Let’s face it: Our lives are messy. We have a lot on our plates and face countless obstacles day in and day out. Every day we deal with our jobs, classes, family dramas, friendship issues, road rage, money problems, home ownership struggles, weight battles, child rearing, bills to pay, meals to cook, extra-curricular activities, doctor appointments… the list goes on and on. The trials and tribulations of the average American can be stressful, and sometimes we need an outlet for that stress.
The opportunity to watch someone else’s “reality,” which in most cases is much more dramatic and tense than your own, is a welcome escape for many. The drama and fights are intriguing because it is someone else’s life and the battles are for someone else to overcome. You can be amused by it without becoming emotionally invested in it, and this provides a great and sometimes necessary escape.
Watching shows based on competition is fun because you can put yourself in the contestants’ shoes and imagine how you would do things if you were them. It is nice to see every day normal people doing extraordinary things that you wish you could do or are too afraid to attempt. This is our opportunity to live vicariously through someone else while remaining in the comforts of our own homes.
Survivor is a show that has mostly fallen off everyone’s radar over the past few years but continues to be my hands-down favorite thing to watch. To say I’m obsessed would be an understatement. I’ve watched every episode of every season (some several times), I own a legitimate Survivor buff, and I’ve applied to be on the show in the past and would jump at the opportunity should it come my way.
When I mention Survivor to people today, the usual response is: “Is that show still on?” Um, yes. Survivor still has a loyal following (I’m mostly just talking about myself) and will hopefully be on TV for many years to come. It has had some low points over the past few seasons (bringing back former contestants no one knew or cared about, giving tribes too much food, combining reward and immunity challenges, Redemption Island), and at times it has been a little too “gimmicky.” One could argue that the majority of the castmates in recent seasons have been more of the “model” caliber and less of the “old, middle-class cafeteria lady” variety.
However, Survivor has found success with individual characters (Russell Hantz, Parvati Shallow, Ozzy Lusth, Rob Mariano), with show themes (Fans vs. Favorites, Heroes vs. Villains, Worlds Apart), and with twists and turns (introduction of hidden immunity idols, Exile Island, a player granted an extra vote at Tribal Council). While I do believe that Survivor needs to go back to its roots and start showing more common, everyday people who are truly fighting to survive, to me it is still the most undeniably real reality TV show out there.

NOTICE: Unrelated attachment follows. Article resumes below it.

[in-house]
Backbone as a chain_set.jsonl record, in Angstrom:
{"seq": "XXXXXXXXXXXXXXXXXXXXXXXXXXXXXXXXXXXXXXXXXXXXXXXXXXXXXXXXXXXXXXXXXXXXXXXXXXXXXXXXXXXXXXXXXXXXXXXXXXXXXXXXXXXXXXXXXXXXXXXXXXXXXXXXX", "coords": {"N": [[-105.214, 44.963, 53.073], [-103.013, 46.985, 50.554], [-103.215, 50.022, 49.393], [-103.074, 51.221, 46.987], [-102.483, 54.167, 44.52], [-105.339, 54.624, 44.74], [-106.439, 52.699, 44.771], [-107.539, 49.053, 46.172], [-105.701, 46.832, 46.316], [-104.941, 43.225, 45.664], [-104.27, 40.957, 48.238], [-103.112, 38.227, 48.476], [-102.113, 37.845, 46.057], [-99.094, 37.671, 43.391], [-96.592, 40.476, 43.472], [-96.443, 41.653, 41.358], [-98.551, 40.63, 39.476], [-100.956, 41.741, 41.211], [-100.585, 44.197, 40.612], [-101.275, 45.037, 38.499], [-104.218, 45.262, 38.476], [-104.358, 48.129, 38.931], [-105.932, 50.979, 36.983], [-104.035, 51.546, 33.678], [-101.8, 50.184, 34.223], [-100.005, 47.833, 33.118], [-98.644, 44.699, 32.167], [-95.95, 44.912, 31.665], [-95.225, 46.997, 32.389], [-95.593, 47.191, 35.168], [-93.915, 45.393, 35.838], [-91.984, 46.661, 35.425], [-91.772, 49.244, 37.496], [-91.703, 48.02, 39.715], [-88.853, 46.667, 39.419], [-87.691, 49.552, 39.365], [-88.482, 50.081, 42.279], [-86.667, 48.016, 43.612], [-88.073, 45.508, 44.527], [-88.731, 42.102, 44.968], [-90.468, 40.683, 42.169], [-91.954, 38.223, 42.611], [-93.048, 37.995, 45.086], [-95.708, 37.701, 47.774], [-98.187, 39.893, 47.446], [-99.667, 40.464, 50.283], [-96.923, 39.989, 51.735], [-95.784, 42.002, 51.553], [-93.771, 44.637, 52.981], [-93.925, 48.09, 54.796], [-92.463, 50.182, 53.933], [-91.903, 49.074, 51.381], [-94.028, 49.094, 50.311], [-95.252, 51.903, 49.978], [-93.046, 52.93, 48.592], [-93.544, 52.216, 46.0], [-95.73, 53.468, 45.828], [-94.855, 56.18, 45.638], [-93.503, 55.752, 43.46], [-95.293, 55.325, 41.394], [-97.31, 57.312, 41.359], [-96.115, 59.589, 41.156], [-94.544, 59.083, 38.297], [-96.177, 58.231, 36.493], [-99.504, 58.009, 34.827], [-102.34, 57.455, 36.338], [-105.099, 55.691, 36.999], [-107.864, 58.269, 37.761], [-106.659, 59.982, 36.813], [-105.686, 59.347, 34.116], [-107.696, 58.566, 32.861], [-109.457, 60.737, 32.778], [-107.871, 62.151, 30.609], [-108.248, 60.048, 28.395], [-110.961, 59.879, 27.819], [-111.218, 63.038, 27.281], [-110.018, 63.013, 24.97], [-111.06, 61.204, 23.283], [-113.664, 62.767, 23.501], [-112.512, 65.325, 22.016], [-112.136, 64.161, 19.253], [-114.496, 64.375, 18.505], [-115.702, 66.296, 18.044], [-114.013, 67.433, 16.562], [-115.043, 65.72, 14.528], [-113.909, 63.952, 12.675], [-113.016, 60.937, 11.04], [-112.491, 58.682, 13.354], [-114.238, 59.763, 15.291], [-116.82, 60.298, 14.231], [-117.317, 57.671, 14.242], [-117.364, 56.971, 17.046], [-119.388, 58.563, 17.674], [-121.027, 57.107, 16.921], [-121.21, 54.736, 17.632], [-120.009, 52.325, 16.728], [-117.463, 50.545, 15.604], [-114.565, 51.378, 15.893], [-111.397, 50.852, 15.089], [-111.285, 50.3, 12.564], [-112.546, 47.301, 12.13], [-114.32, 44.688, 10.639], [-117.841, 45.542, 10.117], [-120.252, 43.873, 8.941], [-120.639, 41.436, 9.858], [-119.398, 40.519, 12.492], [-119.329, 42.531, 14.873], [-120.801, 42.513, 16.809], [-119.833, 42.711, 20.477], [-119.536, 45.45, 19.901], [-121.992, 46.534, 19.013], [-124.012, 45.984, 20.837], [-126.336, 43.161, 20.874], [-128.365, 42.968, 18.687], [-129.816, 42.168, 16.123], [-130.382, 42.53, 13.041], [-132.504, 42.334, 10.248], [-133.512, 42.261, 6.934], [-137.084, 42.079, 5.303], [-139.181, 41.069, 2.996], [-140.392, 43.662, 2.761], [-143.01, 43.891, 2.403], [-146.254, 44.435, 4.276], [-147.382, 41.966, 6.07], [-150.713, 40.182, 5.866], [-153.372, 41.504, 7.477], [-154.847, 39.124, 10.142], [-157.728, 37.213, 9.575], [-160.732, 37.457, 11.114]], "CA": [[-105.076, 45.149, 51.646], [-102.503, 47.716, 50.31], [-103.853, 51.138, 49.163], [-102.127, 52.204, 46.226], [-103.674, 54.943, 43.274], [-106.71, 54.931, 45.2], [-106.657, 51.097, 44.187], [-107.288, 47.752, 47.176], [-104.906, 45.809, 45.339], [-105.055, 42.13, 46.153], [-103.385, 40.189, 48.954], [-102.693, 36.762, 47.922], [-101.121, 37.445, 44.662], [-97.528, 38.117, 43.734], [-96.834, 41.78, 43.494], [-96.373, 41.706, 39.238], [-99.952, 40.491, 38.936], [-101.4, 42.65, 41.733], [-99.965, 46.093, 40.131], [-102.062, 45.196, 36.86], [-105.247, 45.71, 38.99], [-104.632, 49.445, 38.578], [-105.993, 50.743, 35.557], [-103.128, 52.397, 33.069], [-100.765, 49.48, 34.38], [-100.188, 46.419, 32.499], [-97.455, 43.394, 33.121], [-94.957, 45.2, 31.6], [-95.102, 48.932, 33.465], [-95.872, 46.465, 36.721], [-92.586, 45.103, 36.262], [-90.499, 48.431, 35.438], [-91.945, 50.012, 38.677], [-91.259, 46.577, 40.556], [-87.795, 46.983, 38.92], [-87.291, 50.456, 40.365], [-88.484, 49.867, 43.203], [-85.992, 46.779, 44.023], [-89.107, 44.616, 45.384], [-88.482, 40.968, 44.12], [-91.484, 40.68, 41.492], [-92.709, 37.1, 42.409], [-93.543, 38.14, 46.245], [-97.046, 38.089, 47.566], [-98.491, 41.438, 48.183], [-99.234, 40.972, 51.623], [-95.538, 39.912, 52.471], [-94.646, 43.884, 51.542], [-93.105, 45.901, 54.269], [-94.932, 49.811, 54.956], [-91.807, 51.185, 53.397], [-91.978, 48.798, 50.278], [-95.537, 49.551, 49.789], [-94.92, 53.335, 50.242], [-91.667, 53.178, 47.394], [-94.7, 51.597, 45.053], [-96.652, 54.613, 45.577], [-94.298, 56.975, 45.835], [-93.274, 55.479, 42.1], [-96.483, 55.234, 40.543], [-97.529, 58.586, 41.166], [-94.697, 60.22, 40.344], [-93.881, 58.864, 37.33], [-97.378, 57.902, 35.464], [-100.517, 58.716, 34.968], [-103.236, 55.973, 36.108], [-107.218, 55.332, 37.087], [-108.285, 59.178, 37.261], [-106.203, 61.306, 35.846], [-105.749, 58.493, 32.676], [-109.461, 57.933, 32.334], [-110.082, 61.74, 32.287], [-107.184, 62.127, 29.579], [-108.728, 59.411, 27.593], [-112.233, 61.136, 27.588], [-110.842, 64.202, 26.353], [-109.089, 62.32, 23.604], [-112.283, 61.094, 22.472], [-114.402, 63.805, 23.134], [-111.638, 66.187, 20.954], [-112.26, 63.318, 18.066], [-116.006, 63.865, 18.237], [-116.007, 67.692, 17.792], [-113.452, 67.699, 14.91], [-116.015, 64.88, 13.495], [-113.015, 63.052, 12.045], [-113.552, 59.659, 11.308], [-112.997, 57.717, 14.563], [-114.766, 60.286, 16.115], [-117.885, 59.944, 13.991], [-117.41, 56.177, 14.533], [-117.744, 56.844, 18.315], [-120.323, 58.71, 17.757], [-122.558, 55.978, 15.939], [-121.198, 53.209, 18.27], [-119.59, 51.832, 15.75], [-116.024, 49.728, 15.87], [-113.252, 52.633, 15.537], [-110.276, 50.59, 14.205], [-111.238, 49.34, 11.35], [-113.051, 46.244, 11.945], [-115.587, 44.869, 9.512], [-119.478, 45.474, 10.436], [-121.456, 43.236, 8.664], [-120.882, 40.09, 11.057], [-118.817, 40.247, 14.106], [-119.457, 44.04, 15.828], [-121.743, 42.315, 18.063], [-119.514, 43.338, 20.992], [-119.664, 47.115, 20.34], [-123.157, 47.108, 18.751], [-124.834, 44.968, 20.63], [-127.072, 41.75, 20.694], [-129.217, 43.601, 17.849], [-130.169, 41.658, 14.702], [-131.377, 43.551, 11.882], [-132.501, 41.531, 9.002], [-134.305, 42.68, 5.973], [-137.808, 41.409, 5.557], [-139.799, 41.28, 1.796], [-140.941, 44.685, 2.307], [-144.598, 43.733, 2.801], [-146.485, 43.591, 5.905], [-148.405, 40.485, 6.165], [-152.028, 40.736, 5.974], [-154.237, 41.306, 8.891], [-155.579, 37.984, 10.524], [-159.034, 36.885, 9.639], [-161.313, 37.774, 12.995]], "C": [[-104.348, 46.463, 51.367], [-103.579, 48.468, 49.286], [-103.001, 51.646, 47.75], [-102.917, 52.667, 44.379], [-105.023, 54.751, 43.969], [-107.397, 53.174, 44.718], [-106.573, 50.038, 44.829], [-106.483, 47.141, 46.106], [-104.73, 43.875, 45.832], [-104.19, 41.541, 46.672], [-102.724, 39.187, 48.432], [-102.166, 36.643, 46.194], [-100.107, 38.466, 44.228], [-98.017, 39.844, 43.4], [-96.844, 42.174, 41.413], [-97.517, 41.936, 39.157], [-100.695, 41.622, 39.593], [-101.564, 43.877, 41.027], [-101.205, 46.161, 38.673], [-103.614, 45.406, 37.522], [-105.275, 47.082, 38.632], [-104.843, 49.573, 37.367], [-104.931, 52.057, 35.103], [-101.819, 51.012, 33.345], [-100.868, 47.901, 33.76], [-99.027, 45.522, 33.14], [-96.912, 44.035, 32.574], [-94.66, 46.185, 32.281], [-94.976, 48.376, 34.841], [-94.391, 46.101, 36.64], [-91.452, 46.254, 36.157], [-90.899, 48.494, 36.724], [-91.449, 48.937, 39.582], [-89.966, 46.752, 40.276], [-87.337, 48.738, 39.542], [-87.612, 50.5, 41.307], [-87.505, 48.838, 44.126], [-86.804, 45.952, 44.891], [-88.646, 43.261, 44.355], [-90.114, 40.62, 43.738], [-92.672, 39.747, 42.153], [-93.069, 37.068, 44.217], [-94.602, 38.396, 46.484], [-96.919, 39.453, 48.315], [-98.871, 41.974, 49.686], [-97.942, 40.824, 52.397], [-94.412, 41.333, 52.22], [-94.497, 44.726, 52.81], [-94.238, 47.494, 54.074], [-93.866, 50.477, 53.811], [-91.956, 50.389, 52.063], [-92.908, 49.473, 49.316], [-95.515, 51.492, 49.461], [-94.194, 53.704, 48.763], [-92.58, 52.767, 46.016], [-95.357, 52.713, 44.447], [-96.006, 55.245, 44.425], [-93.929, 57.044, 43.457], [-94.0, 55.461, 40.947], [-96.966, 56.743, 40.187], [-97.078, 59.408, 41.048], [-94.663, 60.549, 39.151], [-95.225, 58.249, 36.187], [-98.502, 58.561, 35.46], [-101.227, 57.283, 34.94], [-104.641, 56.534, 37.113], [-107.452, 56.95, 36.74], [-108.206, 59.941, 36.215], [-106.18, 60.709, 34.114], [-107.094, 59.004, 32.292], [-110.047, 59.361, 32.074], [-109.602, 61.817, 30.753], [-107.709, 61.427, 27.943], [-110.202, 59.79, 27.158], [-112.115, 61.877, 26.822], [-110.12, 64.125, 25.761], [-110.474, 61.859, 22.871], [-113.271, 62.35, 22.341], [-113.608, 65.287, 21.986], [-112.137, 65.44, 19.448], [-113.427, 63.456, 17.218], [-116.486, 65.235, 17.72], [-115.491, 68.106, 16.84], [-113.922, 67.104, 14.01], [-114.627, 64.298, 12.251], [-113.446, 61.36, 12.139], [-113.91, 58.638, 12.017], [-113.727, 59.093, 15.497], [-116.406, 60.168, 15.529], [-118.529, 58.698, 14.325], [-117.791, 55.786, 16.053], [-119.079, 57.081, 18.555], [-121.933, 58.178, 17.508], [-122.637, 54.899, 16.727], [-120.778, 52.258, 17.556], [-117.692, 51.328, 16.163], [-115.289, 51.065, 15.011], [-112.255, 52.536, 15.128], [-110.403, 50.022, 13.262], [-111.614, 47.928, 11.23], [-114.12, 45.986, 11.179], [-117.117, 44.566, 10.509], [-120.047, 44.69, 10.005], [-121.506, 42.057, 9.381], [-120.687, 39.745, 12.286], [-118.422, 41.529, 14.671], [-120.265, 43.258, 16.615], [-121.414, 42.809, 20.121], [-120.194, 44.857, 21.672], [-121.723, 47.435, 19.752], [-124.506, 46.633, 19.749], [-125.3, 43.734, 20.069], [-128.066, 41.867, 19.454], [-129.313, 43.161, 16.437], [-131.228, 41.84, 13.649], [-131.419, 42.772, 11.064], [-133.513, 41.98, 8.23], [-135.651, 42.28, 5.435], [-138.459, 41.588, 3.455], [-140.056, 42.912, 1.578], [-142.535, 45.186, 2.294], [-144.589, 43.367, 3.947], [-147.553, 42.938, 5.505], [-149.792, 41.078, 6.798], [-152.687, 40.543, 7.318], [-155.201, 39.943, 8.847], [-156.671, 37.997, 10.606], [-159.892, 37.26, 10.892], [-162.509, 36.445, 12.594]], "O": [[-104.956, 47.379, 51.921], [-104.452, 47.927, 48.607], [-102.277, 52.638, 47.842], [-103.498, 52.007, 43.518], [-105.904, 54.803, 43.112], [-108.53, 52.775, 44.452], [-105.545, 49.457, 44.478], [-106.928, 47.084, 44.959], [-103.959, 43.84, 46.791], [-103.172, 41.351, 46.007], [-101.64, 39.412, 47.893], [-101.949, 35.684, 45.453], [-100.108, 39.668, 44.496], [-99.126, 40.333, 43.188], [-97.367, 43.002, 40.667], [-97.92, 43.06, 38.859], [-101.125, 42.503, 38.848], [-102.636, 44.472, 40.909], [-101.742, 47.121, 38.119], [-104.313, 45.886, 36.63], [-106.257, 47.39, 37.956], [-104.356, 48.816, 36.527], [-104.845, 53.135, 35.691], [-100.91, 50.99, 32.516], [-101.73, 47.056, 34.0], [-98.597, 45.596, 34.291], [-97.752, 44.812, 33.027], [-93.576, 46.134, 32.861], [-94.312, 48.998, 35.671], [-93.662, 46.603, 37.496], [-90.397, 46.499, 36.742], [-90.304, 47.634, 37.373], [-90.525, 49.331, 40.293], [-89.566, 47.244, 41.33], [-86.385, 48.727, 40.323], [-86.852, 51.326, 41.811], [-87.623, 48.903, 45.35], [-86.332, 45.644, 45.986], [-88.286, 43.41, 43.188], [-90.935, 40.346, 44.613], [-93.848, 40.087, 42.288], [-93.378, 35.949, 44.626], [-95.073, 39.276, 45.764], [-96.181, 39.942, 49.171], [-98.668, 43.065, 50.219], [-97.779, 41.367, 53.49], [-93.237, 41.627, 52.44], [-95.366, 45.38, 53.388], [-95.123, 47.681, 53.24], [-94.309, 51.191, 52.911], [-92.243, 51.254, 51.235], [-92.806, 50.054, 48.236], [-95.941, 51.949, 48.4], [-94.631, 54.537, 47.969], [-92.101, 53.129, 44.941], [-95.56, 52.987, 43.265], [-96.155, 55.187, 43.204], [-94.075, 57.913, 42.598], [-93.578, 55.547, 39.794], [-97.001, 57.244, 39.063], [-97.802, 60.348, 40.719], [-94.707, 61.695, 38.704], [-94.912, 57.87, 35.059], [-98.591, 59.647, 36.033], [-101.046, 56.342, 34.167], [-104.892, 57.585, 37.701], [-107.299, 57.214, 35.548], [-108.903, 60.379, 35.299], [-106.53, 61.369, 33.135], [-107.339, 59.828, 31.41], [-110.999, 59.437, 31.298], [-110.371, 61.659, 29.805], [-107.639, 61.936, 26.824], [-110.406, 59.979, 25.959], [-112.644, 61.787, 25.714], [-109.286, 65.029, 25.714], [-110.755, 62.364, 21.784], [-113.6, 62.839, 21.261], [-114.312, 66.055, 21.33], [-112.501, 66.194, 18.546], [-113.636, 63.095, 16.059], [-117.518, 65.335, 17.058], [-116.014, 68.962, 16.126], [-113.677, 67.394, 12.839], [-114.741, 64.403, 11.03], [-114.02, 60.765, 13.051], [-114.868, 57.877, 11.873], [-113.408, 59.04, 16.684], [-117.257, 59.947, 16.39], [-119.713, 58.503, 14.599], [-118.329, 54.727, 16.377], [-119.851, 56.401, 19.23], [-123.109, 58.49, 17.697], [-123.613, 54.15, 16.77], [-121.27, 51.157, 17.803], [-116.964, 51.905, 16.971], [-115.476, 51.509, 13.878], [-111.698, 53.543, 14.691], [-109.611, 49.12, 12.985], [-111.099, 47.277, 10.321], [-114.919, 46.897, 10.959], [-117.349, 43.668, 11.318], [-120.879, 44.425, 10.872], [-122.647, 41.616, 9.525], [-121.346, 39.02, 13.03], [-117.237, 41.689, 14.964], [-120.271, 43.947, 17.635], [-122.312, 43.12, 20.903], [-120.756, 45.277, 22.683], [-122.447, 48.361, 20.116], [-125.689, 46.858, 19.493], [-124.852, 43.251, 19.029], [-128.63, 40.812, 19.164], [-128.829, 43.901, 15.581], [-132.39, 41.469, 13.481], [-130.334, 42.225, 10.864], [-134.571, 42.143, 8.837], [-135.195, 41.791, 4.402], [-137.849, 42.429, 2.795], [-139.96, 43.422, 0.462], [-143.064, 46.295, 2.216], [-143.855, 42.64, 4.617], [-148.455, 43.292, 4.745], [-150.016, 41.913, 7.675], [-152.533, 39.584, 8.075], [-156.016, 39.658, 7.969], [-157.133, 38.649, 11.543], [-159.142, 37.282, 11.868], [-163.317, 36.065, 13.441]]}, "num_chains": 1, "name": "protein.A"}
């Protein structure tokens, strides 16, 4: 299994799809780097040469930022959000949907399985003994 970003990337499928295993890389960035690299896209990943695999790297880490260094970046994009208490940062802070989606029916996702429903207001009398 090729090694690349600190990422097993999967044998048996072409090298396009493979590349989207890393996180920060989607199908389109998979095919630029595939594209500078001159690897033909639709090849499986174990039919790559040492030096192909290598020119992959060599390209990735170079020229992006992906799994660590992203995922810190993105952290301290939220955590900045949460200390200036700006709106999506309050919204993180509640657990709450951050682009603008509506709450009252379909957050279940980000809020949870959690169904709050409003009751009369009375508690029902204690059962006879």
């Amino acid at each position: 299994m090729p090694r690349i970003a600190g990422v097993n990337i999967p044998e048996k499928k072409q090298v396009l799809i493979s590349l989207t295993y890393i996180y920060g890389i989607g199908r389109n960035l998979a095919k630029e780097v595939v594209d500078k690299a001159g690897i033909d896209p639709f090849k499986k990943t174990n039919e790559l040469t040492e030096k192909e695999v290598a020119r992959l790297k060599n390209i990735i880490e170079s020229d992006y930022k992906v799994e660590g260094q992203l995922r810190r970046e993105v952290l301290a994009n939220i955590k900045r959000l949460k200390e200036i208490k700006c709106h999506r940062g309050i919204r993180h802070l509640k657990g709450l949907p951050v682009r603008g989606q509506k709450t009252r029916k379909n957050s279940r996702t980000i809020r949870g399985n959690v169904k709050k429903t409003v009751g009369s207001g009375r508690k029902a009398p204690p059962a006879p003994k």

For one, I love watching the challenges and physical/mental competitions. Every time I watch, I imagine what it would be like to be out there amongst the players fighting for rewards and immunity. I feel like this is where I personally would have the most success because I am very competitive and fairly athletic. Second, there’s the element of strategy, manipulation, and backstabbing. This would be a tough one for me as I am not a naturally deceitful person, but for $1,000,000 and the title of Sole Survivor, you do what you have to do. Watching the people who are good at this aspect (think Russell Hantz) is a guilty pleasure of mine. Finally, at the core of Survivor, is the element of actually surviving in the wild. This is for real, and if you don’t believe it, check out the weigh-ins at Ponderosa for those contestants who make the jury. People have been known to lose up to 30 pounds on this show! While the most recent seasons have seemed to be a bit easier than in the show’s heyday, the contestants are still struggling out there nonetheless.
Survivor takes different aspects of real life and throws them all into a pressure cooker. It gets down to the roots of real struggles people face, whether it’s prejudices, self-esteem issues, or overconfidence. Survivor forces contestants to look in the mirror and attempt to overcome the things that hold them back, all while also having to interact with other real people with their own issues. This is how the show remains grounded in reality: real people with real problems have to work together to navigate the game, much like in the world we live in. No person is an island, and it takes many hands to raise one person to success in life. In my opinion, the challenges, the strategy, the camp life — that’s all just background. The game is about the individual.
The world we live in today is scary. There are horrifying things happening every day, from murders to terrorist attacks to planes falling out of the sky. Even on a good day we are under the constant threat of global warming, bullying, poverty, disease, and the privacy invasion that comes with technological advancement. We live in a hyper-sensitized society that seems to include more bad than good at times. We deserve to give ourselves moments of escape, and if it comes in the form of reality TV, so be it.
As for me, I’ll be watching Survivor.
Photos courtesy of: CBS